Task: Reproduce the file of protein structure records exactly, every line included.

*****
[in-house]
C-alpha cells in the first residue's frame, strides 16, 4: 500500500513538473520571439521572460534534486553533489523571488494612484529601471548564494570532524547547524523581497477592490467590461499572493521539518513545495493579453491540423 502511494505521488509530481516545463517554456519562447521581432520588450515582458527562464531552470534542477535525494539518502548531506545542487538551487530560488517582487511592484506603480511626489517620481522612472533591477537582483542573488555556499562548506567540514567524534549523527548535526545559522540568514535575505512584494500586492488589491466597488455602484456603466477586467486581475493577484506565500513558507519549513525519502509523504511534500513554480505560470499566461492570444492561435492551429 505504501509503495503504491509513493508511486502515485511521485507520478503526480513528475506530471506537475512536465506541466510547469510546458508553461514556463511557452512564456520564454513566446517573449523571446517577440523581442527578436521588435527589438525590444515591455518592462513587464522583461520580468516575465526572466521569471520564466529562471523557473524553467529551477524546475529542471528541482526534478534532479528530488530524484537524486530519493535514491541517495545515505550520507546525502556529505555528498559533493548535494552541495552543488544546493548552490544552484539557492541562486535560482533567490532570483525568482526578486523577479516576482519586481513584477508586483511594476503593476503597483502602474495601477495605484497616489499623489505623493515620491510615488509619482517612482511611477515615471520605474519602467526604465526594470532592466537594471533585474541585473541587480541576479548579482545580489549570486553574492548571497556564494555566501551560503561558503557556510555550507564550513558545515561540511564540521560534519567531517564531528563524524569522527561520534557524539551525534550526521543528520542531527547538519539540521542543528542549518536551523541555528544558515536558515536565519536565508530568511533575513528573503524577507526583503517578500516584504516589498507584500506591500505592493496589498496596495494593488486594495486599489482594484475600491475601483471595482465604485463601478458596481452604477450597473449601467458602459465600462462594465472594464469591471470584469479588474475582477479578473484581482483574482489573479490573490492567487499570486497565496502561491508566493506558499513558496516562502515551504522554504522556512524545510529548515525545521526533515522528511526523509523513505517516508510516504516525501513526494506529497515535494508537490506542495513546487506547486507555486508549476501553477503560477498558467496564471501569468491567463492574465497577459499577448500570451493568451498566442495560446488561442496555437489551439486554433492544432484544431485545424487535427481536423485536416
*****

[in-house]
C-alpha cells in the first residue's frame, strides 16, 4: 500500500513538473520571439521572460534534486553533489523571488494612484529601471548564494570532524547547524523581497477592490467590461499572493521539518513545495493579453491540423 502511494505521488509530481516545463517554456519562447521581432520588450515582458527562464531552470534542477535525494539518502548531506545542487538551487530560488517582487511592484506603480511626489517620481522612472533591477537582483542573488555556499562548506567540514567524534549523527548535526545559522540568514535575505512584494500586492488589491466597488455602484456603466477586467486581475493577484506565500513558507519549513525519502509523504511534500513554480505560470499566461492570444492561435492551429 505504501509503495503504491509513493508511486502515485511521485507520478503526480513528475506530471506537475512536465506541466510547469510546458508553461514556463511557452512564456520564454513566446517573449523571446517577440523581442527578436521588435527589438525590444515591455518592462513587464522583461520580468516575465526572466521569471520564466529562471523557473524553467529551477524546475529542471528541482526534478534532479528530488530524484537524486530519493535514491541517495545515505550520507546525502556529505555528498559533493548535494552541495552543488544546493548552490544552484539557492541562486535560482533567490532570483525568482526578486523577479516576482519586481513584477508586483511594476503593476503597483502602474495601477495605484497616489499623489505623493515620491510615488509619482517612482511611477515615471520605474519602467526604465526594470532592466537594471533585474541585473541587480541576479548579482545580489549570486553574492548571497556564494555566501551560503561558503557556510555550507564550513558545515561540511564540521560534519567531517564531528563524524569522527561520534557524539551525534550526521543528520542531527547538519539540521542543528542549518536551523541555528544558515536558515536565519536565508530568511533575513528573503524577507526583503517578500516584504516589498507584500506591500505592493496589498496596495494593488486594495486599489482594484475600491475601483471595482465604485463601478458596481452604477450597473449601467458602459465600462462594465472594464469591471470584469479588474475582477479578473484581482483574482489573479490573490492567487499570486497565496502561491508566493506558499513558496516562502515551504522554504522556512524545510529548515525545521526533515522528511526523509523513505517516508510516504516525501513526494506529497515535494508537490506542495513546487506547486507555486508549476501553477503560477498558467496564471501569468491567463492574465497577459499577448500570451493568451498566442495560446488561442496555437489551439486554433492544432484544431485545424487535427481536423485536416